Pandora Slides on Concern Biggest Investor May Sell More Stock

Pandora A/S, the Danish maker of charm bracelets, fell the most in almost six months on concern that the company’s biggest shareholder may seek to further reduce its stake after today’s third-quarter earnings.

The shares slid as much as 8.9 percent to 235 kroner, the steepest decline since May 22 when private-equity fund Axcel last cut its stake in the company. They traded down 3.2 percent at 10:44 a.m., still doubling since the start of the year.

Copenhagen-based Axcel has a window of four weeks after each quarterly results statement in which it is able to sell shares, according to Pandora spokesman Jakob Risom Langelund. The investor owns about 26 percent after a 40.4 percent stake held by Prometheus Invest ApS was redistributed to Axcel and Pandora’s founding Enevoldsen family.

“Everybody expects that there will be a placing,” analyst Jesper Christensen at Alm. Brand A/S said on the phone. There is nothing in the results to indicate that the shares should trade lower today, Christensen said.

A spokesman for Axcel didn’t immediately return a call and an e-mail seeking comment.

Net income for the three months ended Sept. 30 rose to 612 million kroner ($110 million) from 380 million kroner a year earlier, Glostrup, Denmark-based Pandora said in a statement today. The average analyst estimate compiled by Bloomberg was for profit of 576 million kroner.

The company reiterated the forecasts it raised on Oct. 31. Pandora predicts 2013 revenue of approximately 8.6 billion kroner and a margin on earnings before interest, taxes, depreciation and amortization of about 30 percent.

Product Introductions

“The overall growth continues to be driven by an increasing demand for Pandora’s products launched in the last 12 months,” Chief Executive Officer Allan Leighton said in the statement, adding that store openings helped growth.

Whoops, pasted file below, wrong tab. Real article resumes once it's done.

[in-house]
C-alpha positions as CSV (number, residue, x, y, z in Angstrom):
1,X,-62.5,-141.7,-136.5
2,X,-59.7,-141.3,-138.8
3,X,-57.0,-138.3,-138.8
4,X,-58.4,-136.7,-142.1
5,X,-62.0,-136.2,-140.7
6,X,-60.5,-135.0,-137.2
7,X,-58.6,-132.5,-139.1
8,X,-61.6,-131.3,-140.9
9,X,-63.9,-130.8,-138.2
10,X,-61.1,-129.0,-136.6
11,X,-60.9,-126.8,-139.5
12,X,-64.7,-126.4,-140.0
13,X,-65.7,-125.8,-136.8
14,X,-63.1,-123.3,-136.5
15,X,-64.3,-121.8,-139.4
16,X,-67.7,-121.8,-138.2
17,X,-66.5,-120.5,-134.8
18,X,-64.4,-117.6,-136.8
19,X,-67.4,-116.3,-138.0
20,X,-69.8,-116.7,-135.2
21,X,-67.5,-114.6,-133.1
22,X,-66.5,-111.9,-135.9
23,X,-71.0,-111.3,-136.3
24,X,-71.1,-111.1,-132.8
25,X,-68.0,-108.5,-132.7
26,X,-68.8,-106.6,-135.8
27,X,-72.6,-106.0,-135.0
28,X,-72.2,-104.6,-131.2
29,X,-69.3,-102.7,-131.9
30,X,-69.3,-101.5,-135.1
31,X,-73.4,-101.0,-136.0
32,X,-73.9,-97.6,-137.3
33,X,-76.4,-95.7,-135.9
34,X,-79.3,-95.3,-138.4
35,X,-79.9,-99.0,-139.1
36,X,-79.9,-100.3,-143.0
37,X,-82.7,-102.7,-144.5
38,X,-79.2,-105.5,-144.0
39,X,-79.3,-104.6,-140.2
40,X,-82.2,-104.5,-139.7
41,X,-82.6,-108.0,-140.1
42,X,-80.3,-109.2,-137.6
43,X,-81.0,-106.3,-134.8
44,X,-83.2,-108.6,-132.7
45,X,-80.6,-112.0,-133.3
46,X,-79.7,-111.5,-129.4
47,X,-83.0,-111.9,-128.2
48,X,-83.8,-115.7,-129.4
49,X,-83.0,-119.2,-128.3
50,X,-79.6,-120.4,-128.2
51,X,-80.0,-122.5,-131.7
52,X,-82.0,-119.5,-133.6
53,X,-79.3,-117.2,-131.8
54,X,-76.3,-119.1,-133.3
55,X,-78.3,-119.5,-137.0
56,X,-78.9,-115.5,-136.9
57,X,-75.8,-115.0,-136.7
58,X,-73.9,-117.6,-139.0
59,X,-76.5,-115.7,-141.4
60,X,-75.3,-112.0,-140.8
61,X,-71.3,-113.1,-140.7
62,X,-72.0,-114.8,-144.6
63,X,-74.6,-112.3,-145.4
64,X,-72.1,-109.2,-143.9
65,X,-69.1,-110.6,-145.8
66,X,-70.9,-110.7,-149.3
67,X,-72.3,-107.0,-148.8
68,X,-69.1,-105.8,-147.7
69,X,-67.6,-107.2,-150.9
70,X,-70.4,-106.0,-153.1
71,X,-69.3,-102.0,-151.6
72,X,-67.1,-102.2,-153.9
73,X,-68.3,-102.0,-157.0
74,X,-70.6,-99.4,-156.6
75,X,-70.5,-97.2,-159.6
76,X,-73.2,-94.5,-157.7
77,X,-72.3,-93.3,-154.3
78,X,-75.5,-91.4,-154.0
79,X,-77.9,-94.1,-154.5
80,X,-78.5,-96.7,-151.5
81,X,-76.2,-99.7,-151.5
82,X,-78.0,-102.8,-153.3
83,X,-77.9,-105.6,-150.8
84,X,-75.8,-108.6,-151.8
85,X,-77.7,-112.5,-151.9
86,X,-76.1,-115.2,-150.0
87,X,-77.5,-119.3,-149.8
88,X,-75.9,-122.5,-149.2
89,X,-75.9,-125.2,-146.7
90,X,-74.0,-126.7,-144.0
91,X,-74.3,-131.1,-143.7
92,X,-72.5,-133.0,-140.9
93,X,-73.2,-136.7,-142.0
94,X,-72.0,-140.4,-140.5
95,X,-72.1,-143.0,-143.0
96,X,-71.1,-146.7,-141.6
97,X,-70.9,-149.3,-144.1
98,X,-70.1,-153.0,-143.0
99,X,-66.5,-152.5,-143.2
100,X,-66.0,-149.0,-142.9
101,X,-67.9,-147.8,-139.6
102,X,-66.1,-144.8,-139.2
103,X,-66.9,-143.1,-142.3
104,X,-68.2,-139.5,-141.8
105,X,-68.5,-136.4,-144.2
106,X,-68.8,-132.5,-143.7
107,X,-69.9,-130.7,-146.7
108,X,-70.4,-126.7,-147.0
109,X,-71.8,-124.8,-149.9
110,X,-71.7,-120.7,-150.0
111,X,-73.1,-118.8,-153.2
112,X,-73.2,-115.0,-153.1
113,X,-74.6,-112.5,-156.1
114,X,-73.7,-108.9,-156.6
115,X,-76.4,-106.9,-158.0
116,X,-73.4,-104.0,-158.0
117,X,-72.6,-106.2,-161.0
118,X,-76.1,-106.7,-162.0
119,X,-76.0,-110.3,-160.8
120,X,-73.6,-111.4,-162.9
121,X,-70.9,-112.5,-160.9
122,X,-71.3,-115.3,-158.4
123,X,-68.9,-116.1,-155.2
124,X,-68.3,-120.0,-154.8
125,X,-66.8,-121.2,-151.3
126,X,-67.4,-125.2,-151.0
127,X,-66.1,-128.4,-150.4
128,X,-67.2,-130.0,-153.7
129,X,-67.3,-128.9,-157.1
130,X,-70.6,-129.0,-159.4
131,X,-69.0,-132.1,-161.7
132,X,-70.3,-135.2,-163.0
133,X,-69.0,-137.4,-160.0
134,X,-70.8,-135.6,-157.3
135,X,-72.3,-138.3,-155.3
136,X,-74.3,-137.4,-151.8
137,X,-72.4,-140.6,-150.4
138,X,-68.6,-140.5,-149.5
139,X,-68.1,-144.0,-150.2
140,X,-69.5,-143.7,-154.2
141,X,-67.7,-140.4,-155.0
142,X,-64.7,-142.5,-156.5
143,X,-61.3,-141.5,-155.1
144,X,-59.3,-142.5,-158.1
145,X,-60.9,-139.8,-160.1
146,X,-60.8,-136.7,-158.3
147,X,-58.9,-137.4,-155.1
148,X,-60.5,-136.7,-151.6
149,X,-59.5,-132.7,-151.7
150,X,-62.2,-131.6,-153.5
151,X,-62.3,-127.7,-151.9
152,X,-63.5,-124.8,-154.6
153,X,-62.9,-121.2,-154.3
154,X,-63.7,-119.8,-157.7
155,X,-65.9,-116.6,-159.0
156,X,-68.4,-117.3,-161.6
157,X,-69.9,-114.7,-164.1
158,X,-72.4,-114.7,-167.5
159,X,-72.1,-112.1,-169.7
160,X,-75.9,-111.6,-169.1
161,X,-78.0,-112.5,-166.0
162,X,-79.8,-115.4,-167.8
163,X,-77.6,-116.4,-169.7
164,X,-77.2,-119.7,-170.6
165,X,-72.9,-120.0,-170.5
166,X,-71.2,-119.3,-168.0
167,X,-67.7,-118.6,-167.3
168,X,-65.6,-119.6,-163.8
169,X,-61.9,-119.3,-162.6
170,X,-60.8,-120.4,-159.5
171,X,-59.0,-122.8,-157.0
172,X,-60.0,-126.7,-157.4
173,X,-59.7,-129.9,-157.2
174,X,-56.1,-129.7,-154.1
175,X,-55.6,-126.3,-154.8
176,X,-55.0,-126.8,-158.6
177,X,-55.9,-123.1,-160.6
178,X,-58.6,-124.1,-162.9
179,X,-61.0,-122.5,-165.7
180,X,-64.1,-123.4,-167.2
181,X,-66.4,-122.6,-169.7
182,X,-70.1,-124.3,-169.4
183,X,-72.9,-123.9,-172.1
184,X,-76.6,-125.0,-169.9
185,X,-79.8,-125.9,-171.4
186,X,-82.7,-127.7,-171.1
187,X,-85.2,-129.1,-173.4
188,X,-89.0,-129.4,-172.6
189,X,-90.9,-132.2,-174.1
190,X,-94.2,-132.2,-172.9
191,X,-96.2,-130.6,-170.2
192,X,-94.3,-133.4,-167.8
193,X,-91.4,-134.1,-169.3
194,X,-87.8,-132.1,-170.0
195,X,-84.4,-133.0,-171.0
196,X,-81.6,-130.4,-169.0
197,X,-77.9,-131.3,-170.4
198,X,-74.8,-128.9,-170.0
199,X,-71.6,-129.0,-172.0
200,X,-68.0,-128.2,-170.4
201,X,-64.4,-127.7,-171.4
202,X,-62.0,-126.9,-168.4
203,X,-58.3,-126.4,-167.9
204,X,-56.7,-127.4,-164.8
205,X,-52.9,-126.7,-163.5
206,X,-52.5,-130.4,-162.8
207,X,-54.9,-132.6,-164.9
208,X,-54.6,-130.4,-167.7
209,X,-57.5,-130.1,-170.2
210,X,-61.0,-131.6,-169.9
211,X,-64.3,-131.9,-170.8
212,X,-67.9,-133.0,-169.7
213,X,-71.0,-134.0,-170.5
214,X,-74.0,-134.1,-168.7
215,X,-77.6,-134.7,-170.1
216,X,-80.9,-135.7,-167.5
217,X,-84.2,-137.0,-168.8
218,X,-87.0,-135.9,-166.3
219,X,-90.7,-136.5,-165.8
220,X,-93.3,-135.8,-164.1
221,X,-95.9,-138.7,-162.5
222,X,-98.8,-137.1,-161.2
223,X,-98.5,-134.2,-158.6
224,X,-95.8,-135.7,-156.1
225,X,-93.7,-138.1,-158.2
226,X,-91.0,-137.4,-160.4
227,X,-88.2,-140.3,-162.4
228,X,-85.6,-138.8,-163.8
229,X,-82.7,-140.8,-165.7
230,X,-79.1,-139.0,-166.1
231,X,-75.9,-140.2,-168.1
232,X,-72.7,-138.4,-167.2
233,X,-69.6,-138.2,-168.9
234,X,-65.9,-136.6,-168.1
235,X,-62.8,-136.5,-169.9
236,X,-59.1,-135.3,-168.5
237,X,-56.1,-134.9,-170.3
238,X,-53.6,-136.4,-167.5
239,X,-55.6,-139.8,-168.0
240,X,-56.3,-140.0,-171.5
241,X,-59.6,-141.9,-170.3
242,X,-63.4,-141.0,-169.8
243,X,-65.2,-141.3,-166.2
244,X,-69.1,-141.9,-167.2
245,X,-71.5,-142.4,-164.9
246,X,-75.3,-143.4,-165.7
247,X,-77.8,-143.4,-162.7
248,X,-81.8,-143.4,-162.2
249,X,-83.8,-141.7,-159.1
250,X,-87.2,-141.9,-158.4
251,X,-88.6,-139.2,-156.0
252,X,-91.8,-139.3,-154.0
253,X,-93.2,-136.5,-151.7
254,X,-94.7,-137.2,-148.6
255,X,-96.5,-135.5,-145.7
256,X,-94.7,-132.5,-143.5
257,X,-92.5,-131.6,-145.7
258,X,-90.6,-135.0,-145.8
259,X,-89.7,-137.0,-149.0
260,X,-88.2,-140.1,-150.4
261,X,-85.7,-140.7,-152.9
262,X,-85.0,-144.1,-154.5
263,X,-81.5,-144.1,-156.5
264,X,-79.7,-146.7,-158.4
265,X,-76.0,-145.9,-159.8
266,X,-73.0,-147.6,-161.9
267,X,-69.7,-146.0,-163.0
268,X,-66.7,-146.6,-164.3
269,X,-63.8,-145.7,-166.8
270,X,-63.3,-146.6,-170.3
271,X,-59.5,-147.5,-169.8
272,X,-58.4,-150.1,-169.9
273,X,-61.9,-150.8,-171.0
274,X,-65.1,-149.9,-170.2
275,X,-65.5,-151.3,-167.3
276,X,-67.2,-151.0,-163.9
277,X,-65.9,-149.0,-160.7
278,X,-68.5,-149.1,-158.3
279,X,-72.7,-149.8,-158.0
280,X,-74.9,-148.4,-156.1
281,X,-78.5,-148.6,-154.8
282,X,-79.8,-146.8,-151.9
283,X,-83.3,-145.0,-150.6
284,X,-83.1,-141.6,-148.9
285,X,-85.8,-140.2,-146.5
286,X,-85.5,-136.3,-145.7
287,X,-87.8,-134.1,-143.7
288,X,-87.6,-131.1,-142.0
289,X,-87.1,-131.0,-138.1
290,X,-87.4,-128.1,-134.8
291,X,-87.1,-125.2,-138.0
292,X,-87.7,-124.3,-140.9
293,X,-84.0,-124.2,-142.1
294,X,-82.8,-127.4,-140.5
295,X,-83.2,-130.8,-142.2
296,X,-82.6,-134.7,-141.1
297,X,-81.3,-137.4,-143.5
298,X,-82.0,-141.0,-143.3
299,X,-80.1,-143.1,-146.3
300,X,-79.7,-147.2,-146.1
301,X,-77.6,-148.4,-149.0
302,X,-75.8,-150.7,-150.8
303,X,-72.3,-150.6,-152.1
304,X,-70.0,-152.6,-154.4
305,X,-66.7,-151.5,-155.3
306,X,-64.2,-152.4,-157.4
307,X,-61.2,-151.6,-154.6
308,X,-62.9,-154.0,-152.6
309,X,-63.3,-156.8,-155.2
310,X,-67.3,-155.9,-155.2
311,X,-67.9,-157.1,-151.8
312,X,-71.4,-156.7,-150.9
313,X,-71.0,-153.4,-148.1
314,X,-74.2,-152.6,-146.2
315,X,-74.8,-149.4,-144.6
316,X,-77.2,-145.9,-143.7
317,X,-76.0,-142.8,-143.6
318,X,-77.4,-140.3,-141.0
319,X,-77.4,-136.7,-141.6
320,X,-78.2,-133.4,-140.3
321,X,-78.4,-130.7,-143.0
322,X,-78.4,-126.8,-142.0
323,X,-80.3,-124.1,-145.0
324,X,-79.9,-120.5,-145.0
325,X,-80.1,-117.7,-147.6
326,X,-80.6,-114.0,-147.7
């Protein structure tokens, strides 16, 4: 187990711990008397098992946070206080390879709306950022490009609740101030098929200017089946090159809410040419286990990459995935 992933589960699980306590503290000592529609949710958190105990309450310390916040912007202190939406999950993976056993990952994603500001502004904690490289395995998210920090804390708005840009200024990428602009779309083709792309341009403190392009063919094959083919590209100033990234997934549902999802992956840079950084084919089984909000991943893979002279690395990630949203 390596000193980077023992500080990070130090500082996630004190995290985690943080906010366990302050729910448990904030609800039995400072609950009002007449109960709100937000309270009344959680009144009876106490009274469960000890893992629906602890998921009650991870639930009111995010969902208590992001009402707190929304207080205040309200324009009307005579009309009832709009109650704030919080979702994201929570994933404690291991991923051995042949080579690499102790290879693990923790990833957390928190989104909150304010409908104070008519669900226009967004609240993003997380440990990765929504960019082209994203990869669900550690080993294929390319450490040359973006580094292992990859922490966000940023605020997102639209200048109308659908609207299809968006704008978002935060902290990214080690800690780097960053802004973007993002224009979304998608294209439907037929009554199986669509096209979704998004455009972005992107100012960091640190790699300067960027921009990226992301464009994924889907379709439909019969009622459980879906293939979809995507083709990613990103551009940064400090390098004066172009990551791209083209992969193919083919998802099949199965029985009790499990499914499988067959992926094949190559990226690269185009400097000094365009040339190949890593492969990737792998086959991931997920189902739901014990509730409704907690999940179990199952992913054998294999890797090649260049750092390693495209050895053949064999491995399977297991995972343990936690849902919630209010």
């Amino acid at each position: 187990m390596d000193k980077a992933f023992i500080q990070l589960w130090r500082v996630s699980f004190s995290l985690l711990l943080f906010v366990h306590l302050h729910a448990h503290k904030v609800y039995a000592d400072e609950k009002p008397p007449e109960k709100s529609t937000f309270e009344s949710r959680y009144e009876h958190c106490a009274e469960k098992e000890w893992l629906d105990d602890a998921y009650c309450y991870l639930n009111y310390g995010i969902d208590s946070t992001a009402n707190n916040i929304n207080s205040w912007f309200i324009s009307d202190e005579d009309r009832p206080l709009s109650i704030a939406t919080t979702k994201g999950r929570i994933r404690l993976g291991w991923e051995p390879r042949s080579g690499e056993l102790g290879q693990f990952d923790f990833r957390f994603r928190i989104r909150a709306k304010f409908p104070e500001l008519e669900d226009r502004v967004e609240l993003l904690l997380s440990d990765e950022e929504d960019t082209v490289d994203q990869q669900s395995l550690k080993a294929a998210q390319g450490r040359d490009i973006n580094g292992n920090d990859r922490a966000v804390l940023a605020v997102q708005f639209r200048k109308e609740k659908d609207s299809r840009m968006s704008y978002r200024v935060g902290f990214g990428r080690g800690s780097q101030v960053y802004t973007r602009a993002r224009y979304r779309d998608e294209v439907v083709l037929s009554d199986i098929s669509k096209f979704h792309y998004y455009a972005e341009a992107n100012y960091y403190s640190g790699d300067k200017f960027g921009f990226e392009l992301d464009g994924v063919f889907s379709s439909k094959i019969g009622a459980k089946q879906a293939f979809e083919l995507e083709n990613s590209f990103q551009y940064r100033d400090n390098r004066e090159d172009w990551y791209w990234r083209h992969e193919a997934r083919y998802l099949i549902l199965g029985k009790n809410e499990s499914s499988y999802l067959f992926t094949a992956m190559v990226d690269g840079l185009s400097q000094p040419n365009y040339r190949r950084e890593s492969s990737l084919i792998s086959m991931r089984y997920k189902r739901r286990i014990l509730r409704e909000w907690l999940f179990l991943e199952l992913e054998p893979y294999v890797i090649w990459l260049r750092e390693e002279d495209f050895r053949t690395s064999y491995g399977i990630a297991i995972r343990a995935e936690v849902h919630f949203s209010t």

Pandora is introducing new products more regularly to boost earnings. It now releases seven collections a year rather than two. For Christmas, its offering includes a candy-cane charm priced at 30 pounds ($48) in the U.K.

The jeweler repeated today that it expects to open about 195 Pandora-branded stores this year.

Third-quarter revenue was 2.3 billion kroner, up 26 percent from a year earlier. Revenue growth was strongest in Europe at 47 percent. Sales in the Asia-Pacific region increased by 38 percent and in the Americas by 7.6 percent.

The average selling price of 133 kroner was unchanged in the quarter compared with a year earlier. The gross margin widened to 66.2 percent from 64.1 percent.

Pandora, which suffered a collapse in demand two years ago that led it to replace unwanted products with retailers, said the third quarter was the last with weak comparisons created by that inventory balancing program.

“This obviously means that we are now entering a phase with more modest headline growth, but still underpinned by strong operating performance,” Leighton said.

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